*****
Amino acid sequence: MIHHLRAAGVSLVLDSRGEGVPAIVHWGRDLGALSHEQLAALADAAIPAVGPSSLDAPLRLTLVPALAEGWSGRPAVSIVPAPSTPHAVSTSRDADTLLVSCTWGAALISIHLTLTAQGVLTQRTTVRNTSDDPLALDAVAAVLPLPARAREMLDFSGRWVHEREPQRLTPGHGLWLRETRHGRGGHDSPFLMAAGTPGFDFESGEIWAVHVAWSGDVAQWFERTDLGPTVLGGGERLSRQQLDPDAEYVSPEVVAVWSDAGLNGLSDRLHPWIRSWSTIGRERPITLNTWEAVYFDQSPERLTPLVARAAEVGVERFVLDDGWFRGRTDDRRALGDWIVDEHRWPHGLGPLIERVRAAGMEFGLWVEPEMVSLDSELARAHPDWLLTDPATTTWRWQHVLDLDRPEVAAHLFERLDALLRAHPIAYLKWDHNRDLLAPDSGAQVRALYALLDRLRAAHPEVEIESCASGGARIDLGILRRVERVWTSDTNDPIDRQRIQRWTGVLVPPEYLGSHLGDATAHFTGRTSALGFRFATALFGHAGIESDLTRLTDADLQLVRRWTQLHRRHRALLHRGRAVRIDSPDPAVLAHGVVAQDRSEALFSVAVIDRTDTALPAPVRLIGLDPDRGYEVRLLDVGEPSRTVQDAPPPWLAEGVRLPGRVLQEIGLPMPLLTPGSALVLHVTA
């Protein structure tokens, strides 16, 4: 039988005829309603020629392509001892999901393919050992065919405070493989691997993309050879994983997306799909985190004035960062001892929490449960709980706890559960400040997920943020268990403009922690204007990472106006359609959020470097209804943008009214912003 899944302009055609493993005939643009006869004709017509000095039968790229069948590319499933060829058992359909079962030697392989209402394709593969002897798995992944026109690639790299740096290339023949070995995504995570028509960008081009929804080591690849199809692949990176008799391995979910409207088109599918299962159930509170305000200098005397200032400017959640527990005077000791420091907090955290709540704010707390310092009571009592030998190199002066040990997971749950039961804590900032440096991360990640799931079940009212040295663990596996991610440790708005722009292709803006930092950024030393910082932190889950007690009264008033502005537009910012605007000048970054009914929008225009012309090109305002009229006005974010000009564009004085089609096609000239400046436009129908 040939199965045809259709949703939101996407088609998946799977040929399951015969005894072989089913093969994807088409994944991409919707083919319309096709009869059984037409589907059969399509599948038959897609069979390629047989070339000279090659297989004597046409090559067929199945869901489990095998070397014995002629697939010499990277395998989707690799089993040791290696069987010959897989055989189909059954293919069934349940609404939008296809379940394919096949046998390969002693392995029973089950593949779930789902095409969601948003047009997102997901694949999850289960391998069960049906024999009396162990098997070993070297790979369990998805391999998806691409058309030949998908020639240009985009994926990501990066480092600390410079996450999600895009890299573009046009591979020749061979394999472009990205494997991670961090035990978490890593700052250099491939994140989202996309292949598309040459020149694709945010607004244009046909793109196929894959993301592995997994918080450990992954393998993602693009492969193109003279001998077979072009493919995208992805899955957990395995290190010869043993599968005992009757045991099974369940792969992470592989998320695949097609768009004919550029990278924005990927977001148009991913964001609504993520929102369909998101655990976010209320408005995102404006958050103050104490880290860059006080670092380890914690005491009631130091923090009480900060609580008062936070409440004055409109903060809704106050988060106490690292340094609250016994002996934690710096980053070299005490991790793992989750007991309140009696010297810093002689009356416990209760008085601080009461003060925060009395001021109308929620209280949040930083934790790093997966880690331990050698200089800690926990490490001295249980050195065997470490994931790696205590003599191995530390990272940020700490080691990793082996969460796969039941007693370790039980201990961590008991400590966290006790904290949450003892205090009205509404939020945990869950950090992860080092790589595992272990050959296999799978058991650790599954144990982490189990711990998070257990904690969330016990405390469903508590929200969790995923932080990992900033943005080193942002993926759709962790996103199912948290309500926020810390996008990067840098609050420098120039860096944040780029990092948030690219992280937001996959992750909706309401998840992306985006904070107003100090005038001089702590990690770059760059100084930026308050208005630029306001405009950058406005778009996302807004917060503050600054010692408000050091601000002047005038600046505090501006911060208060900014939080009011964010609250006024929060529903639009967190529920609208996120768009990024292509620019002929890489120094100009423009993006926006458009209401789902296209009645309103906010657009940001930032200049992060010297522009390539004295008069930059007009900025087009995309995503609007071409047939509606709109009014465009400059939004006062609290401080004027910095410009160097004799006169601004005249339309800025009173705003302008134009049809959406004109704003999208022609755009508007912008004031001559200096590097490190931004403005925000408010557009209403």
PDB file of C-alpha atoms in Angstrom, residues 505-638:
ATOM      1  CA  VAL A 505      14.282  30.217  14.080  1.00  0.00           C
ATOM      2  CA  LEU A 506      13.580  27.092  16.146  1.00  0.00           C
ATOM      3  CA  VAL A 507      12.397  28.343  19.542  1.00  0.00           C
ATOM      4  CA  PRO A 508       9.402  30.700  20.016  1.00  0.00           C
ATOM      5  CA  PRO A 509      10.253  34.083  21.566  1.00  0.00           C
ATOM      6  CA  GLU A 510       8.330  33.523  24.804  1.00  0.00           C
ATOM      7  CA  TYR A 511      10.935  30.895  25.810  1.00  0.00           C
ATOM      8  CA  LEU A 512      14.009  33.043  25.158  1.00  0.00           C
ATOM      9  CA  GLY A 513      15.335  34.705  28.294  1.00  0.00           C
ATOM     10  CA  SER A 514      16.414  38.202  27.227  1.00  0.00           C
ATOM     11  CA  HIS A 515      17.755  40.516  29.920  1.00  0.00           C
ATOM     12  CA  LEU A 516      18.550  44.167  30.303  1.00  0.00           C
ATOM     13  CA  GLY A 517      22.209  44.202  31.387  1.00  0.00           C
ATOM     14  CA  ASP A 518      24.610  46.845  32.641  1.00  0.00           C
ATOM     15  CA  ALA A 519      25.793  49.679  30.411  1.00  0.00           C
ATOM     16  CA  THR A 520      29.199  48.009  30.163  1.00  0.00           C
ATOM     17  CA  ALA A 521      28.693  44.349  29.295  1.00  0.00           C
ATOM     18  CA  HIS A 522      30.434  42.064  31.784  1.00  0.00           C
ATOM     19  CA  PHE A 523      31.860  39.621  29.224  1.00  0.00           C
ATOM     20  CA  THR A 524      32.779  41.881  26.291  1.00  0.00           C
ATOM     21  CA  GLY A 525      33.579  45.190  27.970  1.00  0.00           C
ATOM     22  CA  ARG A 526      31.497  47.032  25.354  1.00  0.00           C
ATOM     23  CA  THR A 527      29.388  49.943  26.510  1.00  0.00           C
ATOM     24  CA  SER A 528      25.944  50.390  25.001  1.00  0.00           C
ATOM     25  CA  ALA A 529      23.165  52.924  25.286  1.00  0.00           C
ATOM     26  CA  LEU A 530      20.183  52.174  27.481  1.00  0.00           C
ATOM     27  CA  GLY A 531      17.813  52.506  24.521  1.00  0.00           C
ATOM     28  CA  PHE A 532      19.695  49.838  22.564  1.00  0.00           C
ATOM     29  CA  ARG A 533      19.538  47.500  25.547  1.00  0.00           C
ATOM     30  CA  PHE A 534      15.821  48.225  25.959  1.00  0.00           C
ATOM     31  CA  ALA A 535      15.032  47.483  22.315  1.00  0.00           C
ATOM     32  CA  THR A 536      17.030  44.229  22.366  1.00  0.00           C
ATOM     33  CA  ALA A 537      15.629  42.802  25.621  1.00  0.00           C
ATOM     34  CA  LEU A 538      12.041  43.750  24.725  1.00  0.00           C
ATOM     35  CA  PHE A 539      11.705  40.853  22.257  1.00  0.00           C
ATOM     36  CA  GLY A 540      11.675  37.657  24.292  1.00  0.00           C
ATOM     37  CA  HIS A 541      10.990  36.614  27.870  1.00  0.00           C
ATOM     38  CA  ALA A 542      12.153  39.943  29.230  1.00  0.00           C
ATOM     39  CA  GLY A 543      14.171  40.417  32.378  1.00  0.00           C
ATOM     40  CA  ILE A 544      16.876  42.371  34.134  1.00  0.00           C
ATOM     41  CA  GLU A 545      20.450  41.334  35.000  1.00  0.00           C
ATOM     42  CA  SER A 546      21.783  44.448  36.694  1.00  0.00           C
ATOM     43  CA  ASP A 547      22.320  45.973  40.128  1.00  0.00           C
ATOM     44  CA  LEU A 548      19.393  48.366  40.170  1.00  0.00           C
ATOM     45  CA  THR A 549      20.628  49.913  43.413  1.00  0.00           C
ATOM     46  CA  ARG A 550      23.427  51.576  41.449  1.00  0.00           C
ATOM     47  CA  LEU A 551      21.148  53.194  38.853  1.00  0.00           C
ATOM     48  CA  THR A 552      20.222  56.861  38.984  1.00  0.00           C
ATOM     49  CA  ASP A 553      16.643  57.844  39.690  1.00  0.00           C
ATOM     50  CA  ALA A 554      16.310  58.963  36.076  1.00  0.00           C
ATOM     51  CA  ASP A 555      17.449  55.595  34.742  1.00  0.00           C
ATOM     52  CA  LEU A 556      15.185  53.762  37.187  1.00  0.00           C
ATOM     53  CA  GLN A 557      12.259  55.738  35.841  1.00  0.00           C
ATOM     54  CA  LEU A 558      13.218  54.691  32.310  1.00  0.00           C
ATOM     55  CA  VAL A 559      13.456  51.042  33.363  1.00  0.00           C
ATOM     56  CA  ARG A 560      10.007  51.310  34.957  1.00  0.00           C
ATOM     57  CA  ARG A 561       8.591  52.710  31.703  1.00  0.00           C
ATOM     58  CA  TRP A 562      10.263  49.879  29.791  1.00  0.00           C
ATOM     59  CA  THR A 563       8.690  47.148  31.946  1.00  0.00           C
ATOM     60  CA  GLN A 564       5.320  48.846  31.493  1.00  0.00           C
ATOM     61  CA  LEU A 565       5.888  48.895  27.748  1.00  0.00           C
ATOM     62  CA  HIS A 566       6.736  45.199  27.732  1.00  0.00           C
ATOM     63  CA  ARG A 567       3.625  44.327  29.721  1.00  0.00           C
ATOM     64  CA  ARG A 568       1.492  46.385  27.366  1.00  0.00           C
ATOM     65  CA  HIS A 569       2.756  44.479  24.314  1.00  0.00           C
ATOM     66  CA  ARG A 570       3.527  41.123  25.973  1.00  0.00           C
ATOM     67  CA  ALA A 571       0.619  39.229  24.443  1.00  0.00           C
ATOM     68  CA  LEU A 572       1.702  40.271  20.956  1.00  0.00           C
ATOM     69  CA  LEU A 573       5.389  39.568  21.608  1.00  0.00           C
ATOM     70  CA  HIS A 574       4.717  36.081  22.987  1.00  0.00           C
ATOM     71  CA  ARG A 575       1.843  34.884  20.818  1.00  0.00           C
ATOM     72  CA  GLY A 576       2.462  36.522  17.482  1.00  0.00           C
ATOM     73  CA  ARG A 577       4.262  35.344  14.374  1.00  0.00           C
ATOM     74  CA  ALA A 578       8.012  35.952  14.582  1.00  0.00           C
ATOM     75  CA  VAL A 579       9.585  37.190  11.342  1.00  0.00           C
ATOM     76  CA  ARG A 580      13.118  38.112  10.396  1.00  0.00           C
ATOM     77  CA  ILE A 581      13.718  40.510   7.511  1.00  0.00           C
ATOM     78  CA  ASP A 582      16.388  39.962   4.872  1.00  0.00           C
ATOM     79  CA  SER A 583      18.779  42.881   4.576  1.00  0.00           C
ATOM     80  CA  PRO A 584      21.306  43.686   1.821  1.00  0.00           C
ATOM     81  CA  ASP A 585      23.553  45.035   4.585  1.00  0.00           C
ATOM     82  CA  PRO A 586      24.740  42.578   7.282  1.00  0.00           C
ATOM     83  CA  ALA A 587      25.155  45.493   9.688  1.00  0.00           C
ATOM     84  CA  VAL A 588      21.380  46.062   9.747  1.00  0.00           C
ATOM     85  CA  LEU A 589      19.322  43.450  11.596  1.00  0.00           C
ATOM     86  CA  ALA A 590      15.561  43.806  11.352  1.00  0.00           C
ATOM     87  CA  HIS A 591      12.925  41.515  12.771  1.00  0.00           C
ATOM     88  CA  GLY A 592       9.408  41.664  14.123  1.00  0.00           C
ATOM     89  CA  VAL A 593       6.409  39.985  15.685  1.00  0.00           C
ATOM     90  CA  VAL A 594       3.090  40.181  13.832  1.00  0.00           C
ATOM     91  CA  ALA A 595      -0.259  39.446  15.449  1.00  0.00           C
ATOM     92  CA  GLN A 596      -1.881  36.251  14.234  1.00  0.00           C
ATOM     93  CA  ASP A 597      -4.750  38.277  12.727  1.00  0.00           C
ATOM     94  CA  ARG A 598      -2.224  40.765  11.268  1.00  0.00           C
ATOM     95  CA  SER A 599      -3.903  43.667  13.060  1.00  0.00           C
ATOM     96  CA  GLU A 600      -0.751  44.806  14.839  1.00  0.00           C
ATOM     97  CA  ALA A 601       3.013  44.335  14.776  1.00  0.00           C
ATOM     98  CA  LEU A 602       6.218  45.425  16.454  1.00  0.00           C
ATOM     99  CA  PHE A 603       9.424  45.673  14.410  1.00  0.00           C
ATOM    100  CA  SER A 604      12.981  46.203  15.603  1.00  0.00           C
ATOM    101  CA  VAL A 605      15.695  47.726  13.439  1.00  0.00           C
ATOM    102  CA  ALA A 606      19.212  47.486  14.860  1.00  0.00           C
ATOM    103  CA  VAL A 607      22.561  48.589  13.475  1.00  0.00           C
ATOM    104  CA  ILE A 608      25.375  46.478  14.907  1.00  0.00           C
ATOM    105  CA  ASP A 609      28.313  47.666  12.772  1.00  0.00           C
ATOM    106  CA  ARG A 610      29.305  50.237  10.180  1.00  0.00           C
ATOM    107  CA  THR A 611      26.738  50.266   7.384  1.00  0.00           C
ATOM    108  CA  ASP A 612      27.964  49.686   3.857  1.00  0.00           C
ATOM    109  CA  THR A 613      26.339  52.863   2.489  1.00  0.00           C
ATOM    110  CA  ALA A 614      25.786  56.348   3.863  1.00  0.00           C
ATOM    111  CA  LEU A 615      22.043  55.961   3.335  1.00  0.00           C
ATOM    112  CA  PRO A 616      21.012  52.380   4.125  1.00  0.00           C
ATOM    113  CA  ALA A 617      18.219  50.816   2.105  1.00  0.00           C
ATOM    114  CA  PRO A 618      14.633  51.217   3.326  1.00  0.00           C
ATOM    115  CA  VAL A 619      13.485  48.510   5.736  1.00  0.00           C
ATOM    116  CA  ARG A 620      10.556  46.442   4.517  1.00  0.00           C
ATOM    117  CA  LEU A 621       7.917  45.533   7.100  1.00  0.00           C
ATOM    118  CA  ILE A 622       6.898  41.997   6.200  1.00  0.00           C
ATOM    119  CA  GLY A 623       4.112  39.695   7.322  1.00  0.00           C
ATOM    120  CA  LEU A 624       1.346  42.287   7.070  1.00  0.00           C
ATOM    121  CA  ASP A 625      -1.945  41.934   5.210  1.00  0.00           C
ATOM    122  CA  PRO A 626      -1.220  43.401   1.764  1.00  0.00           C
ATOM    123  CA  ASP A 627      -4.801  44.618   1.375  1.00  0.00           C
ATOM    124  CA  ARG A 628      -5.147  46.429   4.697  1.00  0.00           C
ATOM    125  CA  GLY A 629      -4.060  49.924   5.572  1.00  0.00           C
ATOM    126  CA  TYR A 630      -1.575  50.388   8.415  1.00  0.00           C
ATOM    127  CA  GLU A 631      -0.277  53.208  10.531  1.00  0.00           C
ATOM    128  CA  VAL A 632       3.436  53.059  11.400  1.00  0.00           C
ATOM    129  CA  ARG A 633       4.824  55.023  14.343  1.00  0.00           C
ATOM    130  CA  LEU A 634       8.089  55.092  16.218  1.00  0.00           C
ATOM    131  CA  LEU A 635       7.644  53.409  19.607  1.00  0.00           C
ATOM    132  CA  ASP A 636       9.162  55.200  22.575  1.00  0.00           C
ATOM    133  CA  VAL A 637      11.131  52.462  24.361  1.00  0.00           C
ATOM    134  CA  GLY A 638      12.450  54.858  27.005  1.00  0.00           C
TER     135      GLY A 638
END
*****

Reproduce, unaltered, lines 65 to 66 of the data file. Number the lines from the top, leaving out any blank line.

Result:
ATOM     62  CA  HIS A 566       6.736  45.199  27.732  1.00  0.00           C
ATOM     63  CA  ARG A 567       3.625  44.327  29.721  1.00  0.00           C